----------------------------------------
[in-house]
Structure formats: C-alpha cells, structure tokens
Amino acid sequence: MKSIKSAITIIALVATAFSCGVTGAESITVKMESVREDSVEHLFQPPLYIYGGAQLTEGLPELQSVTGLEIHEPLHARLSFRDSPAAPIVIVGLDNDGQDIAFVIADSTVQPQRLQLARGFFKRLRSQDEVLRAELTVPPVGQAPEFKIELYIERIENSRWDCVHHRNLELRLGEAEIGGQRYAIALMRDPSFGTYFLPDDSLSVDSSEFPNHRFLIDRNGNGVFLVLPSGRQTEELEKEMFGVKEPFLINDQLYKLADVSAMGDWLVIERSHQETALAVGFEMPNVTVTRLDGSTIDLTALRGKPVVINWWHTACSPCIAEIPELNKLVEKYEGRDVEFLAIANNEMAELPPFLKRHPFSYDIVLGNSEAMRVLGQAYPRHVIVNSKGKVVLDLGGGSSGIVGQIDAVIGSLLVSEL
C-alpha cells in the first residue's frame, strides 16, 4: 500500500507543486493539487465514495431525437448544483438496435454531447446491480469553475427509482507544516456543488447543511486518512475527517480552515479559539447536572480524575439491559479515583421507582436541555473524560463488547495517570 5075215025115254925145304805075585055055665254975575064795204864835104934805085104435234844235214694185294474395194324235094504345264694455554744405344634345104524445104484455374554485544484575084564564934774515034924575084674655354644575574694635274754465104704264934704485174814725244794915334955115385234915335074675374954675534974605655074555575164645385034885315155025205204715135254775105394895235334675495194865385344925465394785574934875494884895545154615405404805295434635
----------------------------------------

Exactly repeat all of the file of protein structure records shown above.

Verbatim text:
[in-house]
Structure formats: C-alpha cells, structure tokens
Amino acid sequence: MKSIKSAITIIALVATAFSCGVTGAESITVKMESVREDSVEHLFQPPLYIYGGAQLTEGLPELQSVTGLEIHEPLHARLSFRDSPAAPIVIVGLDNDGQDIAFVIADSTVQPQRLQLARGFFKRLRSQDEVLRAELTVPPVGQAPEFKIELYIERIENSRWDCVHHRNLELRLGEAEIGGQRYAIALMRDPSFGTYFLPDDSLSVDSSEFPNHRFLIDRNGNGVFLVLPSGRQTEELEKEMFGVKEPFLINDQLYKLADVSAMGDWLVIERSHQETALAVGFEMPNVTVTRLDGSTIDLTALRGKPVVINWWHTACSPCIAEIPELNKLVEKYEGRDVEFLAIANNEMAELPPFLKRHPFSYDIVLGNSEAMRVLGQAYPRHVIVNSKGKVVLDLGGGSSGIVGQIDAVIGSLLVSEL
C-alpha cells in the first residue's frame, strides 16, 4: 500500500507543486493539487465514495431525437448544483438496435454531447446491480469553475427509482507544516456543488447543511486518512475527517480552515479559539447536572480524575439491559479515583421507582436541555473524560463488547495517570 5075215025115254925145304805075585055055665254975575064795204864835104934805085104435234844235214694185294474395194324235094504345264694455554744405344634345104524445104484455374554485544484575084564564934774515034924575084674655354644575574694635274754465104704264934704485174814725244794915334955115385234915335074675374954675534974605655074555575164645385034885315155025205204715135254775105394895235334675495194865385344925465394785574934875494884895545154615405404805295434635